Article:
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The formation of Slip Angle Motorsports in 2014 was accompanied by an actual press release for the team – which at the time consisting of Ray Alfalla and Byron Daley – as well as a lengthy announcement detailing the team’s objectives for the upcoming season as outlined by owner Lisa Pineda. Now, on a personal level, I don’t think we need an official press release for a video game racing team; all that’s needed for a team to be created on iRacing – or any racing simulator for that matter – is literally telling your buddy “bro, type in Buttfuck Autosport as your team name” and… well… congratulations, you’re a team! So, I mean, if that’s important enough to warrant a press release, I can do up some stuff for my Career Mode progression on Ratbag’s Saturday Night Speedway, but most normal people who understand that we’re all just playing video games with shitty plastic wheels, this is overkill. I’m sorry, but it is.

Yet, then we get into the actual text of the press release and subsequent news article – which you can read here – and the whole thing makes me cringe on levels not typically recommended by your family doctor. As Milo touched on in his article I’ve linked above, women have a tendency to just sort of show up into random communities and display attention seeking behavior at inappropriate times. In this instance, before we even know who’s on the team, what series they’ll be driving in, or what their cars look like, issues that don’t matter in the slightest when it comes to online racing – such as the presence of a vagina, or the team owner’s skin color – are shoved in our faces instead. Diversity! Girl Power! Social Justice!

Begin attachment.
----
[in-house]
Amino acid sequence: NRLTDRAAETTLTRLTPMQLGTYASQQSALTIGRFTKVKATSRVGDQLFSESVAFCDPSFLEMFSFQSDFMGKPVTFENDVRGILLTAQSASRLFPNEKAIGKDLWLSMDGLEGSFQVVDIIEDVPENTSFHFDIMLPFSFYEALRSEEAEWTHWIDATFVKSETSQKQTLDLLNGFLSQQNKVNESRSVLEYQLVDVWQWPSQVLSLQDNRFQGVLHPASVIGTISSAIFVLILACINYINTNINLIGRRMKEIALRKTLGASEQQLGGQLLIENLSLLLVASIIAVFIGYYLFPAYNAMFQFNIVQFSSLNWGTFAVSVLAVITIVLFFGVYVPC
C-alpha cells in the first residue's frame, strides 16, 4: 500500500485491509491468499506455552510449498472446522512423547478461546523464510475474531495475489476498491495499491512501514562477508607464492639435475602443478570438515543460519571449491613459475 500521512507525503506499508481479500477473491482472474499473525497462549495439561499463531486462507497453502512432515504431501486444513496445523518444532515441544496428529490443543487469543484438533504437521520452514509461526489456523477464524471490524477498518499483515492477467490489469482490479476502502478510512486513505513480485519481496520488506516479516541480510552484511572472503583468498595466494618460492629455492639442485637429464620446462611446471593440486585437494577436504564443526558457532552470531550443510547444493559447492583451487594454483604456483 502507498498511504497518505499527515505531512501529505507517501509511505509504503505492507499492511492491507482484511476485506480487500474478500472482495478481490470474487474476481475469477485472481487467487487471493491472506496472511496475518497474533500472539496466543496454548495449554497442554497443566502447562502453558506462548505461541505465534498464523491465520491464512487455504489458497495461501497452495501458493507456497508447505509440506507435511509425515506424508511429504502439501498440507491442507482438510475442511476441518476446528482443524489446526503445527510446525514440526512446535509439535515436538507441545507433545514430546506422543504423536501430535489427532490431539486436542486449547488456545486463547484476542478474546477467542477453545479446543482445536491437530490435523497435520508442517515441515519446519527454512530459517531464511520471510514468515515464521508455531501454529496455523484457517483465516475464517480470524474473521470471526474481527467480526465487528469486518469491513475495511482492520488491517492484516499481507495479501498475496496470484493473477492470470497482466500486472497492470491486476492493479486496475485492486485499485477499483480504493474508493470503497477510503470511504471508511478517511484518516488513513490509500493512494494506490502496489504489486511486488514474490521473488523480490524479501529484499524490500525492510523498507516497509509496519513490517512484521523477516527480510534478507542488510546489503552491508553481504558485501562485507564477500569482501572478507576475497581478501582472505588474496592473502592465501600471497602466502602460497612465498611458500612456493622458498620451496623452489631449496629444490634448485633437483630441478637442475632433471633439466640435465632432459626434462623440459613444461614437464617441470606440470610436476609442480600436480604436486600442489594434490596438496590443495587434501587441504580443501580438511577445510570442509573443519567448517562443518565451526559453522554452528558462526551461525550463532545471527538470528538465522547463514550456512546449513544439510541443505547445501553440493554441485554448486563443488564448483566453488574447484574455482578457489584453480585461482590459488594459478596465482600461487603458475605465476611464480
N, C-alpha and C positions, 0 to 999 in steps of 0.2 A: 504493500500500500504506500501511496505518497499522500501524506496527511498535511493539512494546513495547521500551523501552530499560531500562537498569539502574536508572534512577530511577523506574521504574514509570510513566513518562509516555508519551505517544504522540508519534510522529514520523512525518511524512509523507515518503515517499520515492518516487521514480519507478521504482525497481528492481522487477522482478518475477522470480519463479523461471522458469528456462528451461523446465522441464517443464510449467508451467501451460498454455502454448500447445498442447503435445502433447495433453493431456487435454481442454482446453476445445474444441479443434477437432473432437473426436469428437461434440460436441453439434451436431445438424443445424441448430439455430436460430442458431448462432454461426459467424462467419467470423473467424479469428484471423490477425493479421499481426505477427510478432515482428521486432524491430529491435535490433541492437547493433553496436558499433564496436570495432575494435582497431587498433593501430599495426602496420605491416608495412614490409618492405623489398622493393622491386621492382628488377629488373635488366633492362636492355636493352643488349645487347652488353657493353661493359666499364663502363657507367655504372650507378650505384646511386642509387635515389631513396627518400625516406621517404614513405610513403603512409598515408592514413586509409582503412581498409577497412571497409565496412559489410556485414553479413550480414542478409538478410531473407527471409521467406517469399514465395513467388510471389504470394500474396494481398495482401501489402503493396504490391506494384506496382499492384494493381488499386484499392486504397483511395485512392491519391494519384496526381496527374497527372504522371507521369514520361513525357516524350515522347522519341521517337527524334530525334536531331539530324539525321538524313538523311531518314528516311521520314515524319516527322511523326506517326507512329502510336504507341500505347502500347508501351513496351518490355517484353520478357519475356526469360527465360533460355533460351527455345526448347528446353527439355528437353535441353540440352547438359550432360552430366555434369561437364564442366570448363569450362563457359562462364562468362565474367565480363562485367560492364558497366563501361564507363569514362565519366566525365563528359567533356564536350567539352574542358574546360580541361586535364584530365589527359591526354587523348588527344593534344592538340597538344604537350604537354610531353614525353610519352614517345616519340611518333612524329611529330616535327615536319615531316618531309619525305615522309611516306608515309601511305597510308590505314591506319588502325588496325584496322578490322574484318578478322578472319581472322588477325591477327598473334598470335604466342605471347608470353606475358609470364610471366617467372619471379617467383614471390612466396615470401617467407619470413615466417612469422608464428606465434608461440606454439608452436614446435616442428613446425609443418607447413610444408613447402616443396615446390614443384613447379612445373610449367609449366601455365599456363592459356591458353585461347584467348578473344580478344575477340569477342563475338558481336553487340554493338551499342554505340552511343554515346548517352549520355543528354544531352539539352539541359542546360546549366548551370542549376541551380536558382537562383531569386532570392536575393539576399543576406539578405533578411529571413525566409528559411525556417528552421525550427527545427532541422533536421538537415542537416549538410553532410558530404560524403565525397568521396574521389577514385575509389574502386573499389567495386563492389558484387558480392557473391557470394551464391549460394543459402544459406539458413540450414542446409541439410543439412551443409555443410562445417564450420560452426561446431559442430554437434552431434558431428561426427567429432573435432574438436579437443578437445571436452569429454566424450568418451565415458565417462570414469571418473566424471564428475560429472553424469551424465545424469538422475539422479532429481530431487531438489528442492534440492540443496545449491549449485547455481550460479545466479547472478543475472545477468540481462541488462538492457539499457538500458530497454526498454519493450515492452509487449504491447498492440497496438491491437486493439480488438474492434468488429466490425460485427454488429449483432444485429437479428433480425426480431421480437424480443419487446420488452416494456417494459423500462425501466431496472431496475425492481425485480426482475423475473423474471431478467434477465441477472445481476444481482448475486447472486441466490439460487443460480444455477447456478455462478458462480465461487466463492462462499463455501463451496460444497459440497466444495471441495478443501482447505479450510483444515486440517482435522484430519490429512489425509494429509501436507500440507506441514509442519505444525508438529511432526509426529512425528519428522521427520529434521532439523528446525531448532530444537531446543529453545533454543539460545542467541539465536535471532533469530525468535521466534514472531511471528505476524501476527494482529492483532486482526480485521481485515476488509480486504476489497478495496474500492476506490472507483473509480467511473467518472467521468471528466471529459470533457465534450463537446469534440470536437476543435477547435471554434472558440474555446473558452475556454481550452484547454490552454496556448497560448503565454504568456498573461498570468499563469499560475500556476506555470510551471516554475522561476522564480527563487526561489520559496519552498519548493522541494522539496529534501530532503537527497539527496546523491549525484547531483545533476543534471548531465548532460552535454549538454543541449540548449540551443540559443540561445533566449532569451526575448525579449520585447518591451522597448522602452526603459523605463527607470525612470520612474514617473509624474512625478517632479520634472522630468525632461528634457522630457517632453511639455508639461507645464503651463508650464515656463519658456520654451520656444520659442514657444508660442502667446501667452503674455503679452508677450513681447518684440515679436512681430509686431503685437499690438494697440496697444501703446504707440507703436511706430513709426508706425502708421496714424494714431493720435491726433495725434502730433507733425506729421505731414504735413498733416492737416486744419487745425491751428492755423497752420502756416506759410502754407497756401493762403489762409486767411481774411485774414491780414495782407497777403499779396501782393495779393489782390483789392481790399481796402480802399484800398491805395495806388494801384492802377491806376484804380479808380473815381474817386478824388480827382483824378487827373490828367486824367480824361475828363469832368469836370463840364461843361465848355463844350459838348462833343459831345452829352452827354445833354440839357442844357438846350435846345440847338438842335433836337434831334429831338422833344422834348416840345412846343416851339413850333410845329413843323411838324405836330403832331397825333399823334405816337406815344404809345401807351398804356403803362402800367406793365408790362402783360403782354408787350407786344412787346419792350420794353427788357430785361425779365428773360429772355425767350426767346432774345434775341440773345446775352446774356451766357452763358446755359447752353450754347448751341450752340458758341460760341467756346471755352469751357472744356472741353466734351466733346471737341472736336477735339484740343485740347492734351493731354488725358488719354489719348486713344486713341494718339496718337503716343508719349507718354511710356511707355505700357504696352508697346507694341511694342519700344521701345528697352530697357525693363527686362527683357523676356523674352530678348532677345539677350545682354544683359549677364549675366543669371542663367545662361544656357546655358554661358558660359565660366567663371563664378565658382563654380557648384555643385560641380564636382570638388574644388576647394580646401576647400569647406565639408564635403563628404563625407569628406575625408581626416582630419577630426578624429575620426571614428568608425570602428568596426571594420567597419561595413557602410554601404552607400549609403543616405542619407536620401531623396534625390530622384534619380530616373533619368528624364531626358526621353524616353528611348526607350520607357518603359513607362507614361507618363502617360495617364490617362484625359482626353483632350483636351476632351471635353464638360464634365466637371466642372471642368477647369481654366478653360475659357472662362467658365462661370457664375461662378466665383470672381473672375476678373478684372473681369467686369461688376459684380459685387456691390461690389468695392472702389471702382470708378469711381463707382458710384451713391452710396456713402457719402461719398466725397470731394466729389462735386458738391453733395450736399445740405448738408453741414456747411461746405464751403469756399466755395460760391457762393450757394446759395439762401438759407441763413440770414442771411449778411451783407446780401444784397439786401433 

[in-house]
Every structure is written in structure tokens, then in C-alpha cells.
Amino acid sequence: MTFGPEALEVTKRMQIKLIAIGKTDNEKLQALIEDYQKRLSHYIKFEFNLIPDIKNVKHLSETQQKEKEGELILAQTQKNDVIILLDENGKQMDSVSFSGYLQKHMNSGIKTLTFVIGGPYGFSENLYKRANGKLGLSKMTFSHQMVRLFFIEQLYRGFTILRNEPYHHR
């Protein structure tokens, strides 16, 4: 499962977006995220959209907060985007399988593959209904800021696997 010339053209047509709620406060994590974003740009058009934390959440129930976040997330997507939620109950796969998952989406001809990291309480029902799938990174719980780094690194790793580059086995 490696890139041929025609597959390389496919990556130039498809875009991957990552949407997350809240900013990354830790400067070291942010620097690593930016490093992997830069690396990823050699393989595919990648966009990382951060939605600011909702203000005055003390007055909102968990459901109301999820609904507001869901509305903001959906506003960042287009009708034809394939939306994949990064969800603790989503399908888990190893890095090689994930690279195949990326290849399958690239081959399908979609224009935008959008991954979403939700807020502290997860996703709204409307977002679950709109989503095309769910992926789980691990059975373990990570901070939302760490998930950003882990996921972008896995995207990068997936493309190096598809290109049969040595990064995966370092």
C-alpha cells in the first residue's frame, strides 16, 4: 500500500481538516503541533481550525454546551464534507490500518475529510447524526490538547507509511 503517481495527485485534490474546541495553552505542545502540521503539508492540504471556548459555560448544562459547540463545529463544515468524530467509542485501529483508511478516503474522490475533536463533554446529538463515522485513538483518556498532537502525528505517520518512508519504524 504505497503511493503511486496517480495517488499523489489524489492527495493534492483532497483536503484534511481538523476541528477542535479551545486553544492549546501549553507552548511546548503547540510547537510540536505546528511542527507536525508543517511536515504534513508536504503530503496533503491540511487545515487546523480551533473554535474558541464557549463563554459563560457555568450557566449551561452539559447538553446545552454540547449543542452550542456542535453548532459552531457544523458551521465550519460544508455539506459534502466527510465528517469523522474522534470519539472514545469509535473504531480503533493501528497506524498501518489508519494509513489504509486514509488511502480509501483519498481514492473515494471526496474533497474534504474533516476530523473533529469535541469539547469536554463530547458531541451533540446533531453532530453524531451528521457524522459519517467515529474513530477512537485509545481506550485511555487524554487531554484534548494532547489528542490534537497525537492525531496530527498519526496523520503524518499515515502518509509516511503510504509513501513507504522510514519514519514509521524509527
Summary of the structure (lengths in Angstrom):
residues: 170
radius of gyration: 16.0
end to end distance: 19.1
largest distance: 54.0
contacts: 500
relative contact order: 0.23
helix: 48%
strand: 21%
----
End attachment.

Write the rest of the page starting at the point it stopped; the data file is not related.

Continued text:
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I could use this opportunity to go on a rant about women that would firmly place myself into neckbeard territory for the foreseeable future, but I’d much rather deconstruct the actual text of the press release. It’s actually easier to do so.

Oppression doesn’t exist in the world of sim racing. Unlike how short track managers treated Wendell Scott during his auto racing career, no official iRacing steward is going to come on the microphone, call you a nigger every three laps, and add the maximum allotted weight penalty to your car during the first round of pit stops at Daytona. And if you’re one of the admittedly few females chilling out in the community, such as the extremely talented Monica Clara Brand from the iRacing IndyCar Series, you’ll be regarded as one of the cornerstones of the community because you can drive circles around the competition. Nobody will be sitting in the chat box calling you a whore; in my experience, a lot of new guys actually went to Monica for driving advice and saw her as one of the most level-headed participants in a series utterly dominated by drama. Hell, even though I can’t say I’ve totally bought into the liberal ideology being pushed through social media, the few transgendered individuals I’ve competed against on Race2Play have also been treated with nothing but the utmost of respect by their competitors, and this comes during a time where a popular American department store is obsessing over transgender bathroom laws. In short, your plastic steering wheel doesn’t know what your skin color is or what gender you identify as, and your competitors don’t care in the slightest, because a solid 50% never even use each simulator’s built-in chat functions.